Archive for April 2018

What Other Countries Have Laws Encouraging Employee Ownership?

Although the United States has a rich history of allowing and encouraging employee ownership, our nation is not the only one in the world with laws that enable and govern employee ownership of companies.

Even the former USSR countries have gotten into the action and formed employee ownership privatization plans. Not to be outdone, socialist China has followed suit and has put together some options regarding employee ownership as well.

According to the 2009 PEPPER IV Report that focused on employee ownership in twenty-seven Eurogroup states and two candidate countries, the movement toward employee ownership is on the rise in Europe.

The UK is a different story. For reasons that are not entirely clear, employee ownership hasn’t caught on in the UK like it has in the USA and in the expanding economies of China and Southern Africa.


The Two Main Employee Ownership Models at Play on the Global Stage

When one moves beyond privatization plans, there are basically two models functioning across the world today.

These two models fall short of the ESOP advantages found here in the USA and as a result, in the vast majority of employee ownership plans worldwide, the employees own only a small portion (less than 10%) of the shares in a company.


Because these more basic models do not have the functionality that share pooling in a USA ESOP trust has. The result is that employees – even if they do have a share purchase option – will not buy shares because they don’t have the cashflow to do so. Still, some employees do choose to participate. But because employee shares are not in a trust where they accumulate in value until their departure the employees are more likely to buy and sell them at a higher frequency. This cycle of share purchase and sale ends up not being as beneficial for the employees because they do not gain the benefit of being invested over the long term.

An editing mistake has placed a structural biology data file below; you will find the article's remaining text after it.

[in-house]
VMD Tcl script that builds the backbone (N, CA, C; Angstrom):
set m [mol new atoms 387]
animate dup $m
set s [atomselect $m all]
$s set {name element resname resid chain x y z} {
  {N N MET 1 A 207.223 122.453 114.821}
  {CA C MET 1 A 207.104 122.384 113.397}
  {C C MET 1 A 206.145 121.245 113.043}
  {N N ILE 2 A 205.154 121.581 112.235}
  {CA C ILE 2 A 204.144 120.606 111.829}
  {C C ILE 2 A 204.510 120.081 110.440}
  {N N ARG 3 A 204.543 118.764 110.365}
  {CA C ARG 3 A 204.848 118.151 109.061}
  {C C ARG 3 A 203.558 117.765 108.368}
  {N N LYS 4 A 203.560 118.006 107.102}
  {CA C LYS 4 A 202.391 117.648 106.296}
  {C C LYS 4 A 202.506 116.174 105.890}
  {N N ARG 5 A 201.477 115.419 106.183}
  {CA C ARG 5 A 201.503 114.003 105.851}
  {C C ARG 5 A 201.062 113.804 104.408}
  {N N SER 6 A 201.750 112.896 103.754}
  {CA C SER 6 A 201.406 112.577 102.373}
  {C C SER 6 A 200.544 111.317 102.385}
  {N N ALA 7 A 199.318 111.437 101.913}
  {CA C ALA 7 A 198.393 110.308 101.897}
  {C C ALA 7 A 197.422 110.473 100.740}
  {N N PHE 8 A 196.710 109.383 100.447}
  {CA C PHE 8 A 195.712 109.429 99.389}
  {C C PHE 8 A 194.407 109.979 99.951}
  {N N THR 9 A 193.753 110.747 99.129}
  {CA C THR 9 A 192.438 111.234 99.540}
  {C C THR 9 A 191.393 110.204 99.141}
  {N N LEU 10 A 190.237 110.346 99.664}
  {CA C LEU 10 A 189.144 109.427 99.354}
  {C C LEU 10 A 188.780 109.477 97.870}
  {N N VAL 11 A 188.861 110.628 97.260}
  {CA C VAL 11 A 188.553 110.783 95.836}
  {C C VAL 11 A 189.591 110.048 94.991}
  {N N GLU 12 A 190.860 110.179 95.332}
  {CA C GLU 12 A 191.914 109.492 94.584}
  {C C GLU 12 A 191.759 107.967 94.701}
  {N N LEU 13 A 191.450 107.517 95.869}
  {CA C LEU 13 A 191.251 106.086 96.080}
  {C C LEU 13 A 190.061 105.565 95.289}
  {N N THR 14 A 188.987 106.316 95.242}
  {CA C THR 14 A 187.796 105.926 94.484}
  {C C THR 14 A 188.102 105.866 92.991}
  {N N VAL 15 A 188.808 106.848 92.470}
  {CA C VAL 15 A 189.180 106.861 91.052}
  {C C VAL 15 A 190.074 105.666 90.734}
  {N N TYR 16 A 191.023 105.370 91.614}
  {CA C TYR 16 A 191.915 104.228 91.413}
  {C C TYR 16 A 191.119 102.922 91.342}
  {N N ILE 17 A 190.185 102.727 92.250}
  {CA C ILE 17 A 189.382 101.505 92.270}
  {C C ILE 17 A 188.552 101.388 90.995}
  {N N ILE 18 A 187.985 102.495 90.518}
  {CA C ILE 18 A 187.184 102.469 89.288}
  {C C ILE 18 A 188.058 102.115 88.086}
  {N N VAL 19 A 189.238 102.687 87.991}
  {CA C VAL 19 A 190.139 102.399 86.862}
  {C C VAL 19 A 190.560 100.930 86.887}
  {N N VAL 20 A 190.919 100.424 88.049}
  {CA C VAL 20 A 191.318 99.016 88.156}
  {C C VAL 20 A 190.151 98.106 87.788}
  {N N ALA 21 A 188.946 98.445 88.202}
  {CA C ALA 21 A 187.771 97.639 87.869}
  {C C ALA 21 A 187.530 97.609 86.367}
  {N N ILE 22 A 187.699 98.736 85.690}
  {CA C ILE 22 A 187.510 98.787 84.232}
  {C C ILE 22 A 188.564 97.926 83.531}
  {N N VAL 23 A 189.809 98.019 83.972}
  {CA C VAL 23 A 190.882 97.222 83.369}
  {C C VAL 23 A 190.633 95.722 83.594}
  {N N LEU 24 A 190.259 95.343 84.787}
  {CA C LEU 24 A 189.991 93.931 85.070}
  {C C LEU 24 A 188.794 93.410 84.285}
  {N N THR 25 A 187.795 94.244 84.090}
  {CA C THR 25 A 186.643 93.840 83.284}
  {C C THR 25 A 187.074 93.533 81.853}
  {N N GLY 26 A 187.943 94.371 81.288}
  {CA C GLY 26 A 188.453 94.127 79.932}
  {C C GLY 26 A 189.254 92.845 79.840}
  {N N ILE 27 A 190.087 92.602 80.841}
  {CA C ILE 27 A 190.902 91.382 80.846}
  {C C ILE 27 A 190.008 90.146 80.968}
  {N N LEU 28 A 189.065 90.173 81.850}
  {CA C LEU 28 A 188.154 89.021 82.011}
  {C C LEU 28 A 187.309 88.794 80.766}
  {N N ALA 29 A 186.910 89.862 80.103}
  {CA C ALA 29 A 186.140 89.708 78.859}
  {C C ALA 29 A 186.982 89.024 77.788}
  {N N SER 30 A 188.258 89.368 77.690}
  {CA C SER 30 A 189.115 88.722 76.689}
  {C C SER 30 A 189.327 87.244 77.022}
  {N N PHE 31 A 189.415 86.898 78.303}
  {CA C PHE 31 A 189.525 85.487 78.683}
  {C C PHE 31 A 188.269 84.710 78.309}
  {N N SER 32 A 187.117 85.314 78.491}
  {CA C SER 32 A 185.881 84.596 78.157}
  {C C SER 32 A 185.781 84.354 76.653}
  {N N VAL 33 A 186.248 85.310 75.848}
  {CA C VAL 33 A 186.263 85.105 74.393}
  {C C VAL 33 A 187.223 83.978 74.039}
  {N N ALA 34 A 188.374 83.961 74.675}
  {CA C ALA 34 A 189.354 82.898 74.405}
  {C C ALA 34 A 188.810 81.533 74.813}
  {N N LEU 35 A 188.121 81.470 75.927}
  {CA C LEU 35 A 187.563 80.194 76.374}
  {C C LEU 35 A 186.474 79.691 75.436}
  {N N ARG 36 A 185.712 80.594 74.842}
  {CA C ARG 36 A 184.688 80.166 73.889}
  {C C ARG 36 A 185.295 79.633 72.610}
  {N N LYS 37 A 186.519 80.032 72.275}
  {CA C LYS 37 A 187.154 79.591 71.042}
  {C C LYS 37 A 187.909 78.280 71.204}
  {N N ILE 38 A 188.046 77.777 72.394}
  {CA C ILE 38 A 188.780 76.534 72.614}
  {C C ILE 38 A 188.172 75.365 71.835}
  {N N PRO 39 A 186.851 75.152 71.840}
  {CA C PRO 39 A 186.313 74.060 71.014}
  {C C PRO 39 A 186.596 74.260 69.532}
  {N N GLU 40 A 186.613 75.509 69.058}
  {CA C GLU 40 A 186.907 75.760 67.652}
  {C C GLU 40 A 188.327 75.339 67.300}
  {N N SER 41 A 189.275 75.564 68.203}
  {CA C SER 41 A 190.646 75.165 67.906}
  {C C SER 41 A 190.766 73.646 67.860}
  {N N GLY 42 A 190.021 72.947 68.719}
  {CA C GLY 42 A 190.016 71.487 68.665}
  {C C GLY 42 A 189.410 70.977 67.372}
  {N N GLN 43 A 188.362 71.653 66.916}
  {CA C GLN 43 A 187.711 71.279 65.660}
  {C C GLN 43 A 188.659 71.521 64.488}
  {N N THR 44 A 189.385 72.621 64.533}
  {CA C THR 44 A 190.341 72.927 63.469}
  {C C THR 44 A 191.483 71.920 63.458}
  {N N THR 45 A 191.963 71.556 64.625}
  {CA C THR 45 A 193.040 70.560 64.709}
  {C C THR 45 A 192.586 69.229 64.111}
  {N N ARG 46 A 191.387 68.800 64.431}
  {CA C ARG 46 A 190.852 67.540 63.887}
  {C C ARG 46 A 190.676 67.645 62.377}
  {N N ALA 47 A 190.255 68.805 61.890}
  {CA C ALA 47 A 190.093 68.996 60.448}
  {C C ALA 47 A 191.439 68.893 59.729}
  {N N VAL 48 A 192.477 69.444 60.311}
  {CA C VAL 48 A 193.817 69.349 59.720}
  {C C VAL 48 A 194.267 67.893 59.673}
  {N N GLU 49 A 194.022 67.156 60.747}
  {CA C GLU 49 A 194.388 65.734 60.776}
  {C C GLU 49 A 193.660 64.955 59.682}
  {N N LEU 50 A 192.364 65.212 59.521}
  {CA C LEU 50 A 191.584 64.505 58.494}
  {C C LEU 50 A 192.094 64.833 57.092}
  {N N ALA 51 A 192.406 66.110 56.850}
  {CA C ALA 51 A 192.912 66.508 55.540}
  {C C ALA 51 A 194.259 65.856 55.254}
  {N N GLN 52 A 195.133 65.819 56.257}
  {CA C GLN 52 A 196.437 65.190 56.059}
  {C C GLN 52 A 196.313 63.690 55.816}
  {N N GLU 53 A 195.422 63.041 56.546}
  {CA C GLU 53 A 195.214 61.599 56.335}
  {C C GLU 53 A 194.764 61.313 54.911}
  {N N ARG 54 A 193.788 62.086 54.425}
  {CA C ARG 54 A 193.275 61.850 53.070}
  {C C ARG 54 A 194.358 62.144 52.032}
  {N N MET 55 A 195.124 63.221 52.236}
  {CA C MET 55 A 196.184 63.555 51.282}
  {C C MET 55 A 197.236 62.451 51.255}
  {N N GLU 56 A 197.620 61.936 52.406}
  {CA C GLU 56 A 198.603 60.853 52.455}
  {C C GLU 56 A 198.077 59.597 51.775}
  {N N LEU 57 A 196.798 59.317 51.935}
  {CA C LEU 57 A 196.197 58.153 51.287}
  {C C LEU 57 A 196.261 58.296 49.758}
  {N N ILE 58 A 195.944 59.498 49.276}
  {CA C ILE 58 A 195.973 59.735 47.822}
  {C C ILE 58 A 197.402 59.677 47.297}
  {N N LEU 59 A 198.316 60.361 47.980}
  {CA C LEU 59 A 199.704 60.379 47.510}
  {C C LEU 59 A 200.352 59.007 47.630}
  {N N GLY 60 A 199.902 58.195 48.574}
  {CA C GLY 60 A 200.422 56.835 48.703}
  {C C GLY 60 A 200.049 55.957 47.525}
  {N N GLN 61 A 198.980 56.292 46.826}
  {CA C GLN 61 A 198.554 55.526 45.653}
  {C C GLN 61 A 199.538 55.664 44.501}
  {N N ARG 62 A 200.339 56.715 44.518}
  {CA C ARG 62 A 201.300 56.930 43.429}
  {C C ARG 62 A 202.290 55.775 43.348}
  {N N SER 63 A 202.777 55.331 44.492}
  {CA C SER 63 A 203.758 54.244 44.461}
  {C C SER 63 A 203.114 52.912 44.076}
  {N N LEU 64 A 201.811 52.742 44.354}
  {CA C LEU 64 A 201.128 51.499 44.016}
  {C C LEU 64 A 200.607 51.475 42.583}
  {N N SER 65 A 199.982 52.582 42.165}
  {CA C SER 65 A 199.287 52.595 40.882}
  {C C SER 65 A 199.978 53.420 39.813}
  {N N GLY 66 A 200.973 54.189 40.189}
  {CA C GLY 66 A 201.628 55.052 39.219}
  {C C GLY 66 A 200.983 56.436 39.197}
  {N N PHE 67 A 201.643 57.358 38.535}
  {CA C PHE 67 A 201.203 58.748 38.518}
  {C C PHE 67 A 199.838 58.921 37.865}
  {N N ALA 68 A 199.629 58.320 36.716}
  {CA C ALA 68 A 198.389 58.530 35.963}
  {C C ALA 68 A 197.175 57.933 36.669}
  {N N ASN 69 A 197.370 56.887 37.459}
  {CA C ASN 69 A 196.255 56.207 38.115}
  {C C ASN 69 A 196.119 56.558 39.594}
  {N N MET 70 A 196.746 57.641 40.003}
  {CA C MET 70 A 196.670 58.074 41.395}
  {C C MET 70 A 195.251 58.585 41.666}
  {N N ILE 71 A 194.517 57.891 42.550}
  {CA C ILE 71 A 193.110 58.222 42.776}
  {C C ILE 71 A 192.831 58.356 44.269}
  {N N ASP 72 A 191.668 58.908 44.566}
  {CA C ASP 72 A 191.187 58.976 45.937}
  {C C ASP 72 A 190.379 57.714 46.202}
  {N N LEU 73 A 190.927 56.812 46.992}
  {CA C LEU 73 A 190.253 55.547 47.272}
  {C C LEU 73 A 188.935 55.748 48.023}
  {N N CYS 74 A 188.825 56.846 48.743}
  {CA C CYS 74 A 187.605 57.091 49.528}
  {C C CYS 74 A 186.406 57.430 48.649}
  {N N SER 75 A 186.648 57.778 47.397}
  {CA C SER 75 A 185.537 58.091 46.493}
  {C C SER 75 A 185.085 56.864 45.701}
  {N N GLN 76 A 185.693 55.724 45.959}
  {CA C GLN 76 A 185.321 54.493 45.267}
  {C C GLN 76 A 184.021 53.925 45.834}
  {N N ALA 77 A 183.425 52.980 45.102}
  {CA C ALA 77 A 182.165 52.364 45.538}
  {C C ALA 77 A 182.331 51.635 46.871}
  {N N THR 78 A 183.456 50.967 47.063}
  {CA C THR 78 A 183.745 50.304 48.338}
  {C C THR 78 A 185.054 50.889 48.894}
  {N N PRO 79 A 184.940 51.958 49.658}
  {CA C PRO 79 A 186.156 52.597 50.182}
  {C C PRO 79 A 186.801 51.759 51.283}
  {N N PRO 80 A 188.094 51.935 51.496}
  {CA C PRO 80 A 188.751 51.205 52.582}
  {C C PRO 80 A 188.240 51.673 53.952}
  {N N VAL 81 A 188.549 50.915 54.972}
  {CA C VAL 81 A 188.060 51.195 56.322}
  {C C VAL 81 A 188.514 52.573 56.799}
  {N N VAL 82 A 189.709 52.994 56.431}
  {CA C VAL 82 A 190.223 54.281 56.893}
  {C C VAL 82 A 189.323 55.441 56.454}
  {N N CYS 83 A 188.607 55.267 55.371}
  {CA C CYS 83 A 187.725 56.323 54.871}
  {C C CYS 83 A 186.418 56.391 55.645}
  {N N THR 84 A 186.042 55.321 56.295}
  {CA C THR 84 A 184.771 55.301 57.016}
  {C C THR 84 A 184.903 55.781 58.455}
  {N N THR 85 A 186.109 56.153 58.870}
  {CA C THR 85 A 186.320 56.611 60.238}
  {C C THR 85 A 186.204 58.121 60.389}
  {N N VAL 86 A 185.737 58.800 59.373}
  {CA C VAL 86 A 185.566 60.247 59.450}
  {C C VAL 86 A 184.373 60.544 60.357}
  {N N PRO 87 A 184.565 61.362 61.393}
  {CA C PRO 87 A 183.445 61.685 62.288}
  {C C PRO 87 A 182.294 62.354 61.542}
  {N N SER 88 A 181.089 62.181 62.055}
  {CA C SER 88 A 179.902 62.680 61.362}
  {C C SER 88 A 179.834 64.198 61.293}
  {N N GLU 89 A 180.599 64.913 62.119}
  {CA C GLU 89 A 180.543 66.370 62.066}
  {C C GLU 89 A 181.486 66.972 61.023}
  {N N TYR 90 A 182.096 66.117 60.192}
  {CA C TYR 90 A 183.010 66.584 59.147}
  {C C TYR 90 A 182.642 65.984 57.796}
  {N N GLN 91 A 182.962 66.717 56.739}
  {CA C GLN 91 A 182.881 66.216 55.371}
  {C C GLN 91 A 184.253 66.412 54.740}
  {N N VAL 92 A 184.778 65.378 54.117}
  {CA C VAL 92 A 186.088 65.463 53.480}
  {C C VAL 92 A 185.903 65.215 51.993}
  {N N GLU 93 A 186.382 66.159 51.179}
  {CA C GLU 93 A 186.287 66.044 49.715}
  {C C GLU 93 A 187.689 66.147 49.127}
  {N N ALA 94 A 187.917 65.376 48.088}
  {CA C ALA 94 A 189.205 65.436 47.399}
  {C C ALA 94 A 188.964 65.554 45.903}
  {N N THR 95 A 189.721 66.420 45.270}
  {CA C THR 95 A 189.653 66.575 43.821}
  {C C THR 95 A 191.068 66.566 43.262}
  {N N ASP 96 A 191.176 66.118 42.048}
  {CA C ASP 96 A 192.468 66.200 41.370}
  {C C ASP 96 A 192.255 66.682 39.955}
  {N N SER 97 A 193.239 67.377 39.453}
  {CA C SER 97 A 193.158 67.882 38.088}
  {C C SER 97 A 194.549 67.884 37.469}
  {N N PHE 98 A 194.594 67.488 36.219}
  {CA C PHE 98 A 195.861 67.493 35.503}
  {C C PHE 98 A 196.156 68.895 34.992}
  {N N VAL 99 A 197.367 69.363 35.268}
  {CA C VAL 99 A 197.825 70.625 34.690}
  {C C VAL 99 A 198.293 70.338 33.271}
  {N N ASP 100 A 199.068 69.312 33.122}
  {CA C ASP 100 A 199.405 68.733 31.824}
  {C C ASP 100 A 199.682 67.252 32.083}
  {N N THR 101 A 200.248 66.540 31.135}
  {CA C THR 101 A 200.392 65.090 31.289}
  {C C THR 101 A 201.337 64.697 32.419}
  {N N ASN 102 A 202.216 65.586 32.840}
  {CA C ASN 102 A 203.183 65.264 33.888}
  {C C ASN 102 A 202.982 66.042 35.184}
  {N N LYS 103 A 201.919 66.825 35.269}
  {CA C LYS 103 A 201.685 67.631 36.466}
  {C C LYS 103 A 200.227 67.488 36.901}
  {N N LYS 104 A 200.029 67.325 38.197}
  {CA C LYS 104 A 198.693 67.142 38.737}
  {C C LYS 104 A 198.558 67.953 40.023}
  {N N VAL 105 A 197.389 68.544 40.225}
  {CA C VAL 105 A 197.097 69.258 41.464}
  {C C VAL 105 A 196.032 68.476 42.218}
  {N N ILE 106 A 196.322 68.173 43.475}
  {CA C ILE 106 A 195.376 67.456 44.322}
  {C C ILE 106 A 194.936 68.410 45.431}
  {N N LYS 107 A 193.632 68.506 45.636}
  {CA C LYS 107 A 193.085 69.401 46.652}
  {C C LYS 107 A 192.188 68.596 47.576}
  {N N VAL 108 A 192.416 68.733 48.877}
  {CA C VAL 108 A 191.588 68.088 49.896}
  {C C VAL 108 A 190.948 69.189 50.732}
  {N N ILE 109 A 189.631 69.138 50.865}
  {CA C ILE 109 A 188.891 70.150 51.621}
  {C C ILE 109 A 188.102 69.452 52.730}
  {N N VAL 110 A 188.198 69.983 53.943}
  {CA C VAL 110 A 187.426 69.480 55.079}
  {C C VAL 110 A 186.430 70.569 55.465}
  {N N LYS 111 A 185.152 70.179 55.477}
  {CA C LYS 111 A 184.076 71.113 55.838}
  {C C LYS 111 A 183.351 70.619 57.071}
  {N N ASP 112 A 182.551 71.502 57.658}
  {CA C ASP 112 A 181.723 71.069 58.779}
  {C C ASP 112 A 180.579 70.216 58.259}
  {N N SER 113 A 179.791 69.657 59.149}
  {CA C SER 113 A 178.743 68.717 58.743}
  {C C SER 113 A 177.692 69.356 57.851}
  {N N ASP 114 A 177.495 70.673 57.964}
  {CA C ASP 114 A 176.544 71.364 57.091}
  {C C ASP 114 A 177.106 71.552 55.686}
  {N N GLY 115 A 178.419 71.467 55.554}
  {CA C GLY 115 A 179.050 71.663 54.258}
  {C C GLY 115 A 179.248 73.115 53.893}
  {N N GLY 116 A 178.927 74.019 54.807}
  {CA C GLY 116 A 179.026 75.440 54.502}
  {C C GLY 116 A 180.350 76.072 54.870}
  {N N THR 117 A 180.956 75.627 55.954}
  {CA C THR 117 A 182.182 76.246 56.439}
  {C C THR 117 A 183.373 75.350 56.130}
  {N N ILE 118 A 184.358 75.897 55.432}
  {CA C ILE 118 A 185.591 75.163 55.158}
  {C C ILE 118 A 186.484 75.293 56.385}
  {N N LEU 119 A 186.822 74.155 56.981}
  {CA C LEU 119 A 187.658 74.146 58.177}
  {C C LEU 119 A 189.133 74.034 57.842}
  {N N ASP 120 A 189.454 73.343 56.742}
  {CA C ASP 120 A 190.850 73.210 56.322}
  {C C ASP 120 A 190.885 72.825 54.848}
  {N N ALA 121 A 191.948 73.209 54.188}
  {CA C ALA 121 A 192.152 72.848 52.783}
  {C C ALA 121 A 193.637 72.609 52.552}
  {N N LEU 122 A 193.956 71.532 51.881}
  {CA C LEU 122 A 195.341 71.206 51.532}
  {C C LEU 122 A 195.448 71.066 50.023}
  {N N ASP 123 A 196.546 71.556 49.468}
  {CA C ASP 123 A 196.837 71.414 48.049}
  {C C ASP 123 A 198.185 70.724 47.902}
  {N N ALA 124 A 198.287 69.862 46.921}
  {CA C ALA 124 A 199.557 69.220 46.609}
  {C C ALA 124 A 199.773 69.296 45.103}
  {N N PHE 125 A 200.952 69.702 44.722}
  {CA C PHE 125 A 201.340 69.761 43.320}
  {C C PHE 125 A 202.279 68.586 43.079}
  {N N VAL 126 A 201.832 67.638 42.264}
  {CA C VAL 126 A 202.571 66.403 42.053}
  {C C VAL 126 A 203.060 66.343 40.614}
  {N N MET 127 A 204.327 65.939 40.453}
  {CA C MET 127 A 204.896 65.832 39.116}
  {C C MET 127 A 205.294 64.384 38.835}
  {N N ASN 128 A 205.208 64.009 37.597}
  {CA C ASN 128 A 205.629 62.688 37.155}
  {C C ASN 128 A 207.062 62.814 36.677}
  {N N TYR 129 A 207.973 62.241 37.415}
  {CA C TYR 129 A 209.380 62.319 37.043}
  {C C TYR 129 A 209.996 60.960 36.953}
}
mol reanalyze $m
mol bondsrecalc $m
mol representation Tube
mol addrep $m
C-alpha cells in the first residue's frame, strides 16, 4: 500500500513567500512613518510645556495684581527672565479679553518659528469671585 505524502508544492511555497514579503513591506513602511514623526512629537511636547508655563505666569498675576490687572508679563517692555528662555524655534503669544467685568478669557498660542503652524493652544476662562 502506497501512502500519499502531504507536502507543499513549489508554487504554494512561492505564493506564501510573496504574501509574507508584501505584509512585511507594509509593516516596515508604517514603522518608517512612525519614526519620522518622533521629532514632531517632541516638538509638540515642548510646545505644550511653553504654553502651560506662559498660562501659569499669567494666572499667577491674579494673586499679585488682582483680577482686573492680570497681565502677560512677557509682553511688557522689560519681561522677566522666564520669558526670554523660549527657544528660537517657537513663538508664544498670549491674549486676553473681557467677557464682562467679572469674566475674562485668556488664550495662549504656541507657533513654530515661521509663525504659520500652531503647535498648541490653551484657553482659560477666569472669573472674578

Given this low employee participation rate and high stock turnover, the countries that do have laws encouraging employee ownership do not see their companies largely benefit from the ESOP trends we see here in the USA such as:

  • Pride of Ownership
  • Employee Role in Workflow Decisions
  • Productivity Enhancements
  • Improved Leadership/Employee Relationship

If countries globally desire to see employee ownership takeoff and be effective, they cannot depend on employees to take from their take-home pay to buy shares – even if the company puts up some matching funds or incentives for them to do so. Instead, foreign countries must focus on creating strategies in which it is advantageous for companies to allow pool ownership of shares.

France leads Europe in innovation when it comes to broad-based employee ownership. In their model, the company backs a bank loan for the employees to buy their shares. When combined with discounts and little to no risk for the employees, this option is very popular and a model for other European countries to copy.

What countries in the world have some form of legislation that encourages or at least governs employee ownership?

  • Canada
  • Australia
  • Ireland
  • New Zealand
  • United Kingdom
  • Poland
  • France
  • Denmark
  • Belgium
  • Croatia
  • Korea
  • South Africa
  • Kenya
  • Zimbabwe
  • China
  • Austria
  • Belgium
  • Czech Republic
  • Finland
  • Germany
  • Greece
  • Hungary
  • Slovakia
  • Slovenia
  • Spain

While each of these countries has their own “take” on how employee ownership should be implemented, formatted, maintained, and governed, it is encouraging to see that nations are recognizing the legitimacy of employee ownership programs.

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